As O.N. Meany pointed out in his excellent NSO Survival Guide, a skilled scorekeeper needs a good working knowledge of scoring and star pass rules, good communication skills, and the ability to work in a loud, chaotic environment. The scorekeeper is the pipeline through which points are communicated between the jam referee and the scoreboard operator.

For more information read Meany’s NSO Survival Guide: Score Keeper. Also, talk to your league’s resident NSO expert on scorekeeping.

Link: https://drive.google.com/folderview?id=0B6vg_p4Wd73LVE9RVkIxcXBaOFE&usp=sharing

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Sunday, August 10, 2014

8.1.5 Non-Skating Officials

Today’s rule isn’t really a rule at all, but rather the title of a list of the specific Non-Skating Officials (NSOs) required to play a regulation game of roller derby. We specifically chose today’s rule as a way of kicking off “NSO Week” here at RDRotD. Today’s rule requires no explanation at all, so let us instead say two words to the thousands of NSOs out there:

Thank you.

NSOs are the unsung heroes of the roller derby world. Skaters get the lion’s share of attention with their jukes, flukes*, blocks, knocks, walls, and falls. Referees are flashy in their own way, with their black-and-white striped shirts and tweeting whistles. Yet it’s NSOs who hold the game together in their quiet, unassuming way.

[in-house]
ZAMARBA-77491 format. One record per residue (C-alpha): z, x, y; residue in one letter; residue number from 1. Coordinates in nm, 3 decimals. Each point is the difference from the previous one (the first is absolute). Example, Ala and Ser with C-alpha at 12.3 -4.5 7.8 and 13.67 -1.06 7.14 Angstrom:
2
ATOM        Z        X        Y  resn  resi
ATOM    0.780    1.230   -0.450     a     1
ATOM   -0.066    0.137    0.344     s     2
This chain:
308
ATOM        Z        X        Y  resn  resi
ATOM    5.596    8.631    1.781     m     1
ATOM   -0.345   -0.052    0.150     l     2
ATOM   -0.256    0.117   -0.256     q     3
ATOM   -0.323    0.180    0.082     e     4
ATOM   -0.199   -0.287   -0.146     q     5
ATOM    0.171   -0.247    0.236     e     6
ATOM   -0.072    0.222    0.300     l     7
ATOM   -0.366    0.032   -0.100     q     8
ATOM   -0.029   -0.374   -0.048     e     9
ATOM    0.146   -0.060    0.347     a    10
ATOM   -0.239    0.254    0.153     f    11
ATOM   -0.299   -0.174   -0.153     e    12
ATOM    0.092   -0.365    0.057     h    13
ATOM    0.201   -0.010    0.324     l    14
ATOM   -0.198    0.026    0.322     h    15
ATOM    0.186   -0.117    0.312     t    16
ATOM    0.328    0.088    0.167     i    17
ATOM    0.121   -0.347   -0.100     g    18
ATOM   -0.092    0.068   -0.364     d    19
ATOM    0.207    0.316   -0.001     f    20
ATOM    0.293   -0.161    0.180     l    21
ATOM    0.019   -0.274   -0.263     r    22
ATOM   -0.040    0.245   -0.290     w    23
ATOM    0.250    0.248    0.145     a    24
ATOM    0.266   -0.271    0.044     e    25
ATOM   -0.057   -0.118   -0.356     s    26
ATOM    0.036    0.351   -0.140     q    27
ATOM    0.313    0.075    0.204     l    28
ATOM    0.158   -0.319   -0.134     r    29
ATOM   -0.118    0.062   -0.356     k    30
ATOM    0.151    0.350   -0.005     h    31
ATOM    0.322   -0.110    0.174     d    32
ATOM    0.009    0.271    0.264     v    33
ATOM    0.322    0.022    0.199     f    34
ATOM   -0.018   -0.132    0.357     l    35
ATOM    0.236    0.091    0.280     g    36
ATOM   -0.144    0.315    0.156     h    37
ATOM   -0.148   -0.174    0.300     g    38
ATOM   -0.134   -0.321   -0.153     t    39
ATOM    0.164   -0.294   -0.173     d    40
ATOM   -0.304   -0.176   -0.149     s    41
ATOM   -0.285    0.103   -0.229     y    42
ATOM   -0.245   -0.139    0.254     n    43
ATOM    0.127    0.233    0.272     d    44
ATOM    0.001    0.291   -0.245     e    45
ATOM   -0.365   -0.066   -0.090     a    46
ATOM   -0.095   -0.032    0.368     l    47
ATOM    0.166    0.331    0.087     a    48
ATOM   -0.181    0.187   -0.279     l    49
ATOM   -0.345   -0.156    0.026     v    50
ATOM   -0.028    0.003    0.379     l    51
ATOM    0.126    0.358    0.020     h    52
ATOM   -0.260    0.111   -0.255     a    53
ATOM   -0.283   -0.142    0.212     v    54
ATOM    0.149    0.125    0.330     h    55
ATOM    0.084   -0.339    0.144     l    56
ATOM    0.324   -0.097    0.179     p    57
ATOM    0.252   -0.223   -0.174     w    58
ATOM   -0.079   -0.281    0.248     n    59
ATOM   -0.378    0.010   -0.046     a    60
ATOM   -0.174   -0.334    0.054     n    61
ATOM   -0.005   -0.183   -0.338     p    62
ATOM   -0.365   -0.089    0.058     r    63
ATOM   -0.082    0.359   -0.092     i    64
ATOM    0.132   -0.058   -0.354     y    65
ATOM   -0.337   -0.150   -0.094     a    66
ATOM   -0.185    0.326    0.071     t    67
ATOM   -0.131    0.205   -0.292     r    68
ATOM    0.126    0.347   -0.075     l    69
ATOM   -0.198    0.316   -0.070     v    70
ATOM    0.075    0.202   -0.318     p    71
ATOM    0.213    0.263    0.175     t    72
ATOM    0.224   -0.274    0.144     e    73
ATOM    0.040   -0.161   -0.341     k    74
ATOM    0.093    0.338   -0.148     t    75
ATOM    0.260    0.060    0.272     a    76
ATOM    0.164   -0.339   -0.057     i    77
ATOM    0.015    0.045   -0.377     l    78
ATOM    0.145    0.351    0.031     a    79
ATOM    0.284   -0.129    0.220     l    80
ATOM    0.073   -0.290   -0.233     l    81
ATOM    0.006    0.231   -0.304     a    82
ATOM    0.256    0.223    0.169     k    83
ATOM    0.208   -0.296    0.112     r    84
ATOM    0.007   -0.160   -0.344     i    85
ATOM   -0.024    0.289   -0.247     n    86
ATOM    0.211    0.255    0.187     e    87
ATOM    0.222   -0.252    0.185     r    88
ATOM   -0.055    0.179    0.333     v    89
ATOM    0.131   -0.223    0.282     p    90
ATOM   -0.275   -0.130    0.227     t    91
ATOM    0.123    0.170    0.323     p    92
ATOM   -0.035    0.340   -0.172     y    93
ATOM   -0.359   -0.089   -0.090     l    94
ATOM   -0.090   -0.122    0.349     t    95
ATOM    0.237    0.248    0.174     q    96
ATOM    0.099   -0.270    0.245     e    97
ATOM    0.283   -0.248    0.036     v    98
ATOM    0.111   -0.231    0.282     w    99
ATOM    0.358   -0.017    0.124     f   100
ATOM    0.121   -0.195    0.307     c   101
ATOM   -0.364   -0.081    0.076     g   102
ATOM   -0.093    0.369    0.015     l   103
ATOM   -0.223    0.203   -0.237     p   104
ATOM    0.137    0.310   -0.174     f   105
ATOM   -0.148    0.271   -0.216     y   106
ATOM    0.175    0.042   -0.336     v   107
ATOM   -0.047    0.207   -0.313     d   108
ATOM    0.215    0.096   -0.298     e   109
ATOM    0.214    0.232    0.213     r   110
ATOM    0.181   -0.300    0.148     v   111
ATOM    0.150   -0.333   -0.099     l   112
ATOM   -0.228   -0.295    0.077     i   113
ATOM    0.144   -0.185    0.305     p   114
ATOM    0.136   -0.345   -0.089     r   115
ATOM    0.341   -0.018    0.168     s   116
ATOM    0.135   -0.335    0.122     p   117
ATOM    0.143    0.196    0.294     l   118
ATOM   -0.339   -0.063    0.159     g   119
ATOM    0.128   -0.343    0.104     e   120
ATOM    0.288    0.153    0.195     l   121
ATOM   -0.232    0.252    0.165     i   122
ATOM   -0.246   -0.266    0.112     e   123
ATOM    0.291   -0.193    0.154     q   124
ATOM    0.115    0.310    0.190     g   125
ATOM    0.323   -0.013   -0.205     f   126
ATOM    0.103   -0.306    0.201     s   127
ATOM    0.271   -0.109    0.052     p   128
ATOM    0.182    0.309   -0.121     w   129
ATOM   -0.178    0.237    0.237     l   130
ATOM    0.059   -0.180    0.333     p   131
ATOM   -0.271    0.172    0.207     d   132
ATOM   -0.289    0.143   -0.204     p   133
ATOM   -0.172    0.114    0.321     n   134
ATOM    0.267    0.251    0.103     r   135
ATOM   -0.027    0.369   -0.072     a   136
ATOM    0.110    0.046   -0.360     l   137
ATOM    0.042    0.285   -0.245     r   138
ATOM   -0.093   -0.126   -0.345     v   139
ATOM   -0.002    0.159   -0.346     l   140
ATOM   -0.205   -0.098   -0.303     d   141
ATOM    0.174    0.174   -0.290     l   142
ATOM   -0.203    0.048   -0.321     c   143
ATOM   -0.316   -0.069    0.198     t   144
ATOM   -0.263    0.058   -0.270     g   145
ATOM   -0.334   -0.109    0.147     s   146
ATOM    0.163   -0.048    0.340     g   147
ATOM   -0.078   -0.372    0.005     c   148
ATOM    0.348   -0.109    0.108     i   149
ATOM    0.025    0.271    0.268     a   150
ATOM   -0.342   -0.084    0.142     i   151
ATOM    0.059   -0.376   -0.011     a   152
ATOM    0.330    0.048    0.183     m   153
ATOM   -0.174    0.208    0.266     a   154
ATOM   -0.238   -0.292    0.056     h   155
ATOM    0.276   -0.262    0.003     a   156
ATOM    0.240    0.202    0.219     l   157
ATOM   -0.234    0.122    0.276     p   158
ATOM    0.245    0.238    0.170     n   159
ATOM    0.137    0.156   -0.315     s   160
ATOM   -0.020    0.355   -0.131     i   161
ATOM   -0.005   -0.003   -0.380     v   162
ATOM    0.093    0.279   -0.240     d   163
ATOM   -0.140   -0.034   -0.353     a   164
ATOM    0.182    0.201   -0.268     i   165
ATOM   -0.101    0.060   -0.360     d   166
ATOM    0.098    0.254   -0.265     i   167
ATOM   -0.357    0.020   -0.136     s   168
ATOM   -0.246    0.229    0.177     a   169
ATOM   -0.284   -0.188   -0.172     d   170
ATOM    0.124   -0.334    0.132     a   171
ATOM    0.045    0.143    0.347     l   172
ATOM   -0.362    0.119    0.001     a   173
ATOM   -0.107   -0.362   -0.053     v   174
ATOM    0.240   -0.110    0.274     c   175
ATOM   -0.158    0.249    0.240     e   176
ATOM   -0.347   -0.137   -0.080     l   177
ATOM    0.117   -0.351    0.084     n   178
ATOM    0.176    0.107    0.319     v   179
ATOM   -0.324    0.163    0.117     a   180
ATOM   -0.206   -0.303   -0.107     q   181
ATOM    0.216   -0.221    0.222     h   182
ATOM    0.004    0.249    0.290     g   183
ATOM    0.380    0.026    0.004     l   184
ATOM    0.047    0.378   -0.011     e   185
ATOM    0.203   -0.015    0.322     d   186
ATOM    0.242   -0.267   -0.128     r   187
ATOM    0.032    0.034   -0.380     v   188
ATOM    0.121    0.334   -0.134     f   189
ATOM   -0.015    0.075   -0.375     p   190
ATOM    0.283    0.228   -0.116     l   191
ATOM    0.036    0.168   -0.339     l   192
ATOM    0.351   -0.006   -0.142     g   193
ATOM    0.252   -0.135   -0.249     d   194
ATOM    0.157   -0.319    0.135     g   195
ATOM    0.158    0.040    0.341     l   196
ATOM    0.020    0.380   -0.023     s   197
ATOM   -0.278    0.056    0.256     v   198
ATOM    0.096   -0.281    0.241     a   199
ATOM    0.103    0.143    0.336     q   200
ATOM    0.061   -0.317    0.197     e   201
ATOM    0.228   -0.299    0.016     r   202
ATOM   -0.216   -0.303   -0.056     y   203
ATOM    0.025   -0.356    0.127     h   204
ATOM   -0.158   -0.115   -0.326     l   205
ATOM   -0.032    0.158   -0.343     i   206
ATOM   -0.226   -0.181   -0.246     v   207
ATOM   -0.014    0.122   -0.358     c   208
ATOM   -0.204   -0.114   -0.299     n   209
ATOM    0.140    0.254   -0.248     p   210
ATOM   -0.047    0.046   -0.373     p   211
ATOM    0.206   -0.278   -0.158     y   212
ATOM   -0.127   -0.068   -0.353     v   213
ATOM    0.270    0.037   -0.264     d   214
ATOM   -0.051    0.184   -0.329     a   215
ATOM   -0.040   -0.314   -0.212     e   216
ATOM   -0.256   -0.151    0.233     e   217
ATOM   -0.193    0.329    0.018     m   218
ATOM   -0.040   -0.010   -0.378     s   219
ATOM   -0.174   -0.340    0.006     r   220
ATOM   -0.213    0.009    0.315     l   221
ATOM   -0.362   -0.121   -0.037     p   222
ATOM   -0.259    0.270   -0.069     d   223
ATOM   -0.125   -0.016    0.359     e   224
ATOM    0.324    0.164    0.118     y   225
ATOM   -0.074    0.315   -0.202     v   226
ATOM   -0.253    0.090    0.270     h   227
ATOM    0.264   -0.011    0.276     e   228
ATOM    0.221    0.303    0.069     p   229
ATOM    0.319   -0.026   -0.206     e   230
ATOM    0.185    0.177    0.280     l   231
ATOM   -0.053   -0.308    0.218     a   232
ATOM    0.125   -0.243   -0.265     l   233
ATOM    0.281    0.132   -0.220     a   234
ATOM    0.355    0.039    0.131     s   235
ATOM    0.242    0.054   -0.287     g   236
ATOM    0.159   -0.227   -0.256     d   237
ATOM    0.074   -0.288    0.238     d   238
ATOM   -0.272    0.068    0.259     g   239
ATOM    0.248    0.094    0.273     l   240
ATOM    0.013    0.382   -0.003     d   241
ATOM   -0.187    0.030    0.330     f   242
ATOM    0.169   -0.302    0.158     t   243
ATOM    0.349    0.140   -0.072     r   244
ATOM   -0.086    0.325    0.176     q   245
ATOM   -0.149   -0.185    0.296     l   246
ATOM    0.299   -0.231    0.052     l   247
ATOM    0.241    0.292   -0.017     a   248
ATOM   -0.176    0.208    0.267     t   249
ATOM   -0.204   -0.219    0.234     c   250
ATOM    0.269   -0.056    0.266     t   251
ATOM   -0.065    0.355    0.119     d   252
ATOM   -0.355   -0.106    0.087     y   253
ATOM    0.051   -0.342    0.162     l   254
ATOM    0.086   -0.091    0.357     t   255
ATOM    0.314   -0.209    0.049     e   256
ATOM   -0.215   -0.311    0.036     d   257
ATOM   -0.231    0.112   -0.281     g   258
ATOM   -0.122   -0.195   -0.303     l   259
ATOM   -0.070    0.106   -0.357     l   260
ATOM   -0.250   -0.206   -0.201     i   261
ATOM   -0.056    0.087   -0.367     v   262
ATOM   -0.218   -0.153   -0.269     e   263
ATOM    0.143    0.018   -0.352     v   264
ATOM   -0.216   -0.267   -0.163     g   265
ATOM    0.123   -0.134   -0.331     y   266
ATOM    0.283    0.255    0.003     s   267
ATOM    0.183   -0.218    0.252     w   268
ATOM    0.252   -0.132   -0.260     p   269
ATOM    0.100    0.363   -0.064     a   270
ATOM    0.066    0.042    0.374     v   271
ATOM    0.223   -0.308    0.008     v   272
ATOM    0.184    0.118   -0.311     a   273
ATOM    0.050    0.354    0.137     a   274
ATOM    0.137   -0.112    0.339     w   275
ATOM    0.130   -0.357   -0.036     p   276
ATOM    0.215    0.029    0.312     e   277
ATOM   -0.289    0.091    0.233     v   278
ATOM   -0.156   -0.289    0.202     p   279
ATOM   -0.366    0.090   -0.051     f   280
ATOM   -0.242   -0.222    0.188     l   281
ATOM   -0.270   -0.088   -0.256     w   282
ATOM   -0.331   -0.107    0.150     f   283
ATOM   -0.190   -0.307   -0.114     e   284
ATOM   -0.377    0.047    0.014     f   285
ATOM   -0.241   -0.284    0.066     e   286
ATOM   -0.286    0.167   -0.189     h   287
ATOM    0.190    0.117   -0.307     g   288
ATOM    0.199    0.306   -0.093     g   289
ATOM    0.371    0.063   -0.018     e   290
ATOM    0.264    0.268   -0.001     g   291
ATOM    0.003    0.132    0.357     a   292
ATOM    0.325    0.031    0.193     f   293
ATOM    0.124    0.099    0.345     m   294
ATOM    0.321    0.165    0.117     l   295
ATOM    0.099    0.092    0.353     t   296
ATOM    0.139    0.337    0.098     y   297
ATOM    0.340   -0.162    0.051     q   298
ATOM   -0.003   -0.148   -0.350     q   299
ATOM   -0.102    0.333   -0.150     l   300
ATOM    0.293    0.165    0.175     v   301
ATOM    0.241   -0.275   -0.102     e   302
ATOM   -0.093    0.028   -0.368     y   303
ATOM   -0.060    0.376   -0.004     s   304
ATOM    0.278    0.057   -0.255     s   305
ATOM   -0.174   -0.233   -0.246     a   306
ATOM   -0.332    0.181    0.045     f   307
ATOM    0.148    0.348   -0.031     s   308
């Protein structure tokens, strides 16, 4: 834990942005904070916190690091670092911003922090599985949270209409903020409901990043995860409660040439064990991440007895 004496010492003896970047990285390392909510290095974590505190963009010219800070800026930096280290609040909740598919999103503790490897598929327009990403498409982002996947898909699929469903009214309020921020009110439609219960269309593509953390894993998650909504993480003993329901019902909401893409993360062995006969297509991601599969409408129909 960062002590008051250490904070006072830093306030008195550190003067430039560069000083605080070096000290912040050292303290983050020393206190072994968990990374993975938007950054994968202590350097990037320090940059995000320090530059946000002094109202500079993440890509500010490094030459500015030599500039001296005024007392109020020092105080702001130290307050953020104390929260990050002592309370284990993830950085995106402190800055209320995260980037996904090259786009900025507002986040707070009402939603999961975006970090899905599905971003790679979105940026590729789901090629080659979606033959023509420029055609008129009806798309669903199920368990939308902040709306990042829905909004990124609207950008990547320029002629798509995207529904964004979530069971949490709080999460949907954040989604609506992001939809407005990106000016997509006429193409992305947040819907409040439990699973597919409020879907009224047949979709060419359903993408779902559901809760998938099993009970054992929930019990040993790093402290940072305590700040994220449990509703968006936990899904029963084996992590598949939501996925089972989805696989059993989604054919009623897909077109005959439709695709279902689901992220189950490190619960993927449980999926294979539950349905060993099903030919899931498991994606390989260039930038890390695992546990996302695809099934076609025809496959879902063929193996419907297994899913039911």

A skilled NSO crew often goes unnoticed - that they’re doing their jobs effectively means that attention stays on the skaters where it belongs. An unskilled NSO crew pressed into service with little training can rapidly bring a game to a screeching halt. More than games, really -- the entire sport. Think I’m exaggerating? Consider what would happen if every game was peppered with three minute jams, incorrect scores, inaccurate penalty counts, penalty boxes that hold skaters too long, and official timeouts every other jam to sort out the mess. Good NSOs work hard to learn their jobs, and it shows if you know what to look for.

So we at Roller Derby Rule of the Day will spend this week saluting the heroes in pink (black, gray, etc.). Whether armed with a clipboard, stopwatch, marker, or keyboard, they are a part of Team Derby and deserve a rousing cheer from all of us.

Over the next five days we will describe the five positions covered in the WFTDA rulebook: Scorekeeper, Penalty Tracker, Penalty Timer, Scoreboard Operator, and Jam Timer. It is our hope that discussing these positions will help everyone develop a greater understanding of an integral part of the derby community.

Small side note: there are other NSO roles as well -- Inside Whiteboard**, Penalty Box Manager, Penalty Wrangler, Lineup Tracker, not to mention the folks in charge of track repair (a nightmare job at some bouts). And, of course, the Head NSO. I may be overlooking a position or two as well -- please make a note of these in the comments. These are optional (if useful) positions, but the rules only address the five we initially listed.

So again, thank you to all of the NSOs out there. The sport wouldn’t exist without you.

* I couldn’t come up with a better word that rhymed with “jukes”. My apologies for the lousy writing.

** A special salute also goes out to all the “old-timers” out there who served as Outside Whiteboard.

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Saturday, August 9, 2014

7.2.4.1 The Jammer will also be awarded points for Blockers on the track and ahead of the Engagement Zone if said Blockers were not previously scored on during that scoring pass.